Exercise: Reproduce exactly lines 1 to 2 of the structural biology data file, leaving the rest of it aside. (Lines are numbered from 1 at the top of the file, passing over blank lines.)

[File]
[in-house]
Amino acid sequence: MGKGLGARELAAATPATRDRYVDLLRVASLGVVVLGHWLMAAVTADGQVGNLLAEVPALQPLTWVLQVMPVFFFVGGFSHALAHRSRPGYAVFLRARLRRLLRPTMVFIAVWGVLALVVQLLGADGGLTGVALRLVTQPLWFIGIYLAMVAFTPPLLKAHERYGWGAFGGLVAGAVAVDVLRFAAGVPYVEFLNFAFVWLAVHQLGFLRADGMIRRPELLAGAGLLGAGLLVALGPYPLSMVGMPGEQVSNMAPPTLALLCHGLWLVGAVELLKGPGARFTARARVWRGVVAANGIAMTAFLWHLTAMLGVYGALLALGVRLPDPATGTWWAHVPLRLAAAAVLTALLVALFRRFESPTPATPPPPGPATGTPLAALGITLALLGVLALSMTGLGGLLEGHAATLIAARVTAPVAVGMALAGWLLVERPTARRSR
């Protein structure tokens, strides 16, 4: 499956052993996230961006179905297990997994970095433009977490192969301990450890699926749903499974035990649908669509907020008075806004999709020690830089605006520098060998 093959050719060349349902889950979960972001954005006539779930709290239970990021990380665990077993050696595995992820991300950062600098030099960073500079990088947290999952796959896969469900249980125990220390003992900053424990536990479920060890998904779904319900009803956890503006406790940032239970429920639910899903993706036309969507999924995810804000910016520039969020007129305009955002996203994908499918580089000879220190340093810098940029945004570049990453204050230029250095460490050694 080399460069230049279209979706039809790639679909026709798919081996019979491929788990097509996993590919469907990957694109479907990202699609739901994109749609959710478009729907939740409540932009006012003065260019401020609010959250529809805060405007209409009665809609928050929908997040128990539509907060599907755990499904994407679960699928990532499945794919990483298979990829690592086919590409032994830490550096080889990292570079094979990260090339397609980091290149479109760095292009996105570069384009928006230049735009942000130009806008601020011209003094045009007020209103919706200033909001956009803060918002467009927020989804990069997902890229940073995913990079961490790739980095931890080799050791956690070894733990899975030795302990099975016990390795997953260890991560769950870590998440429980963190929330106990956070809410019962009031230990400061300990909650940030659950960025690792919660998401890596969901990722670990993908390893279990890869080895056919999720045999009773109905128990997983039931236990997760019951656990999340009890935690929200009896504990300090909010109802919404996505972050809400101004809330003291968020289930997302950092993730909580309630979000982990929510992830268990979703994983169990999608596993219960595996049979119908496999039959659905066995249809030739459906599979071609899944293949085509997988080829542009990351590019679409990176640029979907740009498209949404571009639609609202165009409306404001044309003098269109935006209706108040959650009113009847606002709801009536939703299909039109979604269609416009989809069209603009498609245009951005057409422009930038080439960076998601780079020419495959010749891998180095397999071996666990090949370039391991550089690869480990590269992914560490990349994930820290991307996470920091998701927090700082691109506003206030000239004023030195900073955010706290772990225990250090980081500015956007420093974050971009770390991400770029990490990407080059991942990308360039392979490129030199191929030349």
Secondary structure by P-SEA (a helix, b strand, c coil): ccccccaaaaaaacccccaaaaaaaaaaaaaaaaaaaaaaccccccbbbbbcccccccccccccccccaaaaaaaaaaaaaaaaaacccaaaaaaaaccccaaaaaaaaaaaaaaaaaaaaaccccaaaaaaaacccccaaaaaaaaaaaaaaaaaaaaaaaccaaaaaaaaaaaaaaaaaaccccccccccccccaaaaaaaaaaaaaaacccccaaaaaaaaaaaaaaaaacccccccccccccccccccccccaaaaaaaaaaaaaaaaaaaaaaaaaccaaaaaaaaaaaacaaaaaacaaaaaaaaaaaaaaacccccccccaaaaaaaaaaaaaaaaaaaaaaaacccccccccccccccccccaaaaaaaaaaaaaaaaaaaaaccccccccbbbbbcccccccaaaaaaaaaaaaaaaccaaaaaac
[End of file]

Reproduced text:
[in-house]
Amino acid sequence: MGKGLGARELAAATPATRDRYVDLLRVASLGVVVLGHWLMAAVTADGQVGNLLAEVPALQPLTWVLQVMPVFFFVGGFSHALAHRSRPGYAVFLRARLRRLLRPTMVFIAVWGVLALVVQLLGADGGLTGVALRLVTQPLWFIGIYLAMVAFTPPLLKAHERYGWGAFGGLVAGAVAVDVLRFAAGVPYVEFLNFAFVWLAVHQLGFLRADGMIRRPELLAGAGLLGAGLLVALGPYPLSMVGMPGEQVSNMAPPTLALLCHGLWLVGAVELLKGPGARFTARARVWRGVVAANGIAMTAFLWHLTAMLGVYGALLALGVRLPDPATGTWWAHVPLRLAAAAVLTALLVALFRRFESPTPATPPPPGPATGTPLAALGITLALLGVLALSMTGLGGLLEGHAATLIAARVTAPVAVGMALAGWLLVERPTARRSR